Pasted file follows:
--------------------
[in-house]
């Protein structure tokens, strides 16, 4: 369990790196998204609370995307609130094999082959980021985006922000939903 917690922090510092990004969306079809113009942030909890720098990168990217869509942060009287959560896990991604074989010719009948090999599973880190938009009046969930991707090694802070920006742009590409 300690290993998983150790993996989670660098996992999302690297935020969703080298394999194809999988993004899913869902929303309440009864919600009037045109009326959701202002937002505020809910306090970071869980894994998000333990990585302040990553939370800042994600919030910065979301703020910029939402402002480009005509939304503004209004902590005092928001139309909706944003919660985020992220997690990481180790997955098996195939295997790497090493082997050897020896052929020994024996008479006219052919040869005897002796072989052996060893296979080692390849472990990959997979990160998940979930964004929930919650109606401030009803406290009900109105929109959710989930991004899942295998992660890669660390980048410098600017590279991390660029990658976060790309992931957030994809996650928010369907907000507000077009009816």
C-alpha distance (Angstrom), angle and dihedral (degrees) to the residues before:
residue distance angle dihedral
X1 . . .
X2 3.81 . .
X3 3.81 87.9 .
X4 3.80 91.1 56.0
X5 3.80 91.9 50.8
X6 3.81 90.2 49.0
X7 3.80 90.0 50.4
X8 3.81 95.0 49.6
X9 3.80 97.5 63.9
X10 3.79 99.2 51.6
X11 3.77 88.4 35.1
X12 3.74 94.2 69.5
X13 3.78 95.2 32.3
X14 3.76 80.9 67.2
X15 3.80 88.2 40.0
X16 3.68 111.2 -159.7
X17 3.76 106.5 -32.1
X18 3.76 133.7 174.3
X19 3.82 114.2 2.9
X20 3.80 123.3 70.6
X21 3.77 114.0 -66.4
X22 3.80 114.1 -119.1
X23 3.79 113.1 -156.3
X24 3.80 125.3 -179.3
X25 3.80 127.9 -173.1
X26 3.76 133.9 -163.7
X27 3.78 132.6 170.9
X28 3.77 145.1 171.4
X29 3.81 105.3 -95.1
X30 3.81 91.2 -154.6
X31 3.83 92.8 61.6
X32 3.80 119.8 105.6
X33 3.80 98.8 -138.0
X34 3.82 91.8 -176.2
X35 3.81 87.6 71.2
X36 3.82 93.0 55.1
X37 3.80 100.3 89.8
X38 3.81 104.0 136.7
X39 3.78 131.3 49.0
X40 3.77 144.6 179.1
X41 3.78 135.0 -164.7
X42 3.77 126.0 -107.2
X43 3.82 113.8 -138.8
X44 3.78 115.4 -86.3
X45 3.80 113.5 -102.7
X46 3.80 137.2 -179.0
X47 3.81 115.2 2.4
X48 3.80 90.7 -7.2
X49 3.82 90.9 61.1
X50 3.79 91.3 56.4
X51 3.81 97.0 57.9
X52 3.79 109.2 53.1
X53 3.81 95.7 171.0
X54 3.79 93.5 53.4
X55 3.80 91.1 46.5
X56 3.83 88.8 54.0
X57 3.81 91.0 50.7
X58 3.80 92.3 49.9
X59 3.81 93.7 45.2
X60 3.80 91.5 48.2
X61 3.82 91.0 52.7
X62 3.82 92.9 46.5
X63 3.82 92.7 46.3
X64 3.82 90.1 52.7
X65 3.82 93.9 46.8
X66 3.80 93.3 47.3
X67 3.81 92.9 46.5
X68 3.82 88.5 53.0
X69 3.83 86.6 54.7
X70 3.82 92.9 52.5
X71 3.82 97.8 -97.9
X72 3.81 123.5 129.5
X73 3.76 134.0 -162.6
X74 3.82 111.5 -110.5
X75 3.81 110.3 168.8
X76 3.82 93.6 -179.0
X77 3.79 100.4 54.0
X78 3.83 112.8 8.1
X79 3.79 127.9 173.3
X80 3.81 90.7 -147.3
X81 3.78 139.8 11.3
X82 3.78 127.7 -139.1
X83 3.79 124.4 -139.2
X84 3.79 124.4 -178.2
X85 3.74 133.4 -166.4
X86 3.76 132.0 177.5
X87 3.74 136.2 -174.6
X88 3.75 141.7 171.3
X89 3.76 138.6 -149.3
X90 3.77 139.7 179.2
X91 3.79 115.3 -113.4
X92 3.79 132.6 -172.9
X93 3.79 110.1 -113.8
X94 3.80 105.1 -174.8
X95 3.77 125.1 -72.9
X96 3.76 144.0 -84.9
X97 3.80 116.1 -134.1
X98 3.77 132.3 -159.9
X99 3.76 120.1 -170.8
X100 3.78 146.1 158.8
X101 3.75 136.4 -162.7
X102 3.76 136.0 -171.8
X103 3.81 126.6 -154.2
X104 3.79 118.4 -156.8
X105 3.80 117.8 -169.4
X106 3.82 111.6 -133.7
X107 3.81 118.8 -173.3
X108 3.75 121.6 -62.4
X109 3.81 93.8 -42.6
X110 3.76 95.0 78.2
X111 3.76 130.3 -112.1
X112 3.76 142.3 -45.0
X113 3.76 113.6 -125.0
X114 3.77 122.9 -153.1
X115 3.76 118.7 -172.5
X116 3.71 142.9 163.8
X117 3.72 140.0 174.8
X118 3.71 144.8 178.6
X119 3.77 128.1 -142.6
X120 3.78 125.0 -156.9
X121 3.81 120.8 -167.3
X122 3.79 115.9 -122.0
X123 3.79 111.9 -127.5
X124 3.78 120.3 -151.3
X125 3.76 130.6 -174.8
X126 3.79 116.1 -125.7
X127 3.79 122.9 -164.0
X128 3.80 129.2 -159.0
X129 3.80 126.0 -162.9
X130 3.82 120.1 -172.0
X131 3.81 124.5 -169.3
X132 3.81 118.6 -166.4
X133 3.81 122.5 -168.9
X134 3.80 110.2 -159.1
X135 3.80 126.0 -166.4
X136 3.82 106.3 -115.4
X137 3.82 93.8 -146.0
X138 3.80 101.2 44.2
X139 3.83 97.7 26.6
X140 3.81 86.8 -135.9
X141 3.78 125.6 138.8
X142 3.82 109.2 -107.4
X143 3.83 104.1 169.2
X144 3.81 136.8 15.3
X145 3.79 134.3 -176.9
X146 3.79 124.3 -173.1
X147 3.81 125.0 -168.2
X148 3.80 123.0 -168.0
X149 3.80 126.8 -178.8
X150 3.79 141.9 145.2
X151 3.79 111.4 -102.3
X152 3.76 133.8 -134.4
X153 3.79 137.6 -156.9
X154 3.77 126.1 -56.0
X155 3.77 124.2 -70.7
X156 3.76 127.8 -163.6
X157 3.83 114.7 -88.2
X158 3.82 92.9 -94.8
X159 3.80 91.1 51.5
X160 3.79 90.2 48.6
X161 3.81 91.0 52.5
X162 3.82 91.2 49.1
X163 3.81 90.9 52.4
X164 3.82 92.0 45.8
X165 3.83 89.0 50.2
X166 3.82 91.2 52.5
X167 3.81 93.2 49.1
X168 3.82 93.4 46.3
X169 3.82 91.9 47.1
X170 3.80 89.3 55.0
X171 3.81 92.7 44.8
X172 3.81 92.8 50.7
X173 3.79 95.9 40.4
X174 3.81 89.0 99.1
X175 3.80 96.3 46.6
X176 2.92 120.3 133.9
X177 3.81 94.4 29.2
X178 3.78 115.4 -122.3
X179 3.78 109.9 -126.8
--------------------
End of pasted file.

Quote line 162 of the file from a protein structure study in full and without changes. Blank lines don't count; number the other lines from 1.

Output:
X158 3.82 92.9 -94.8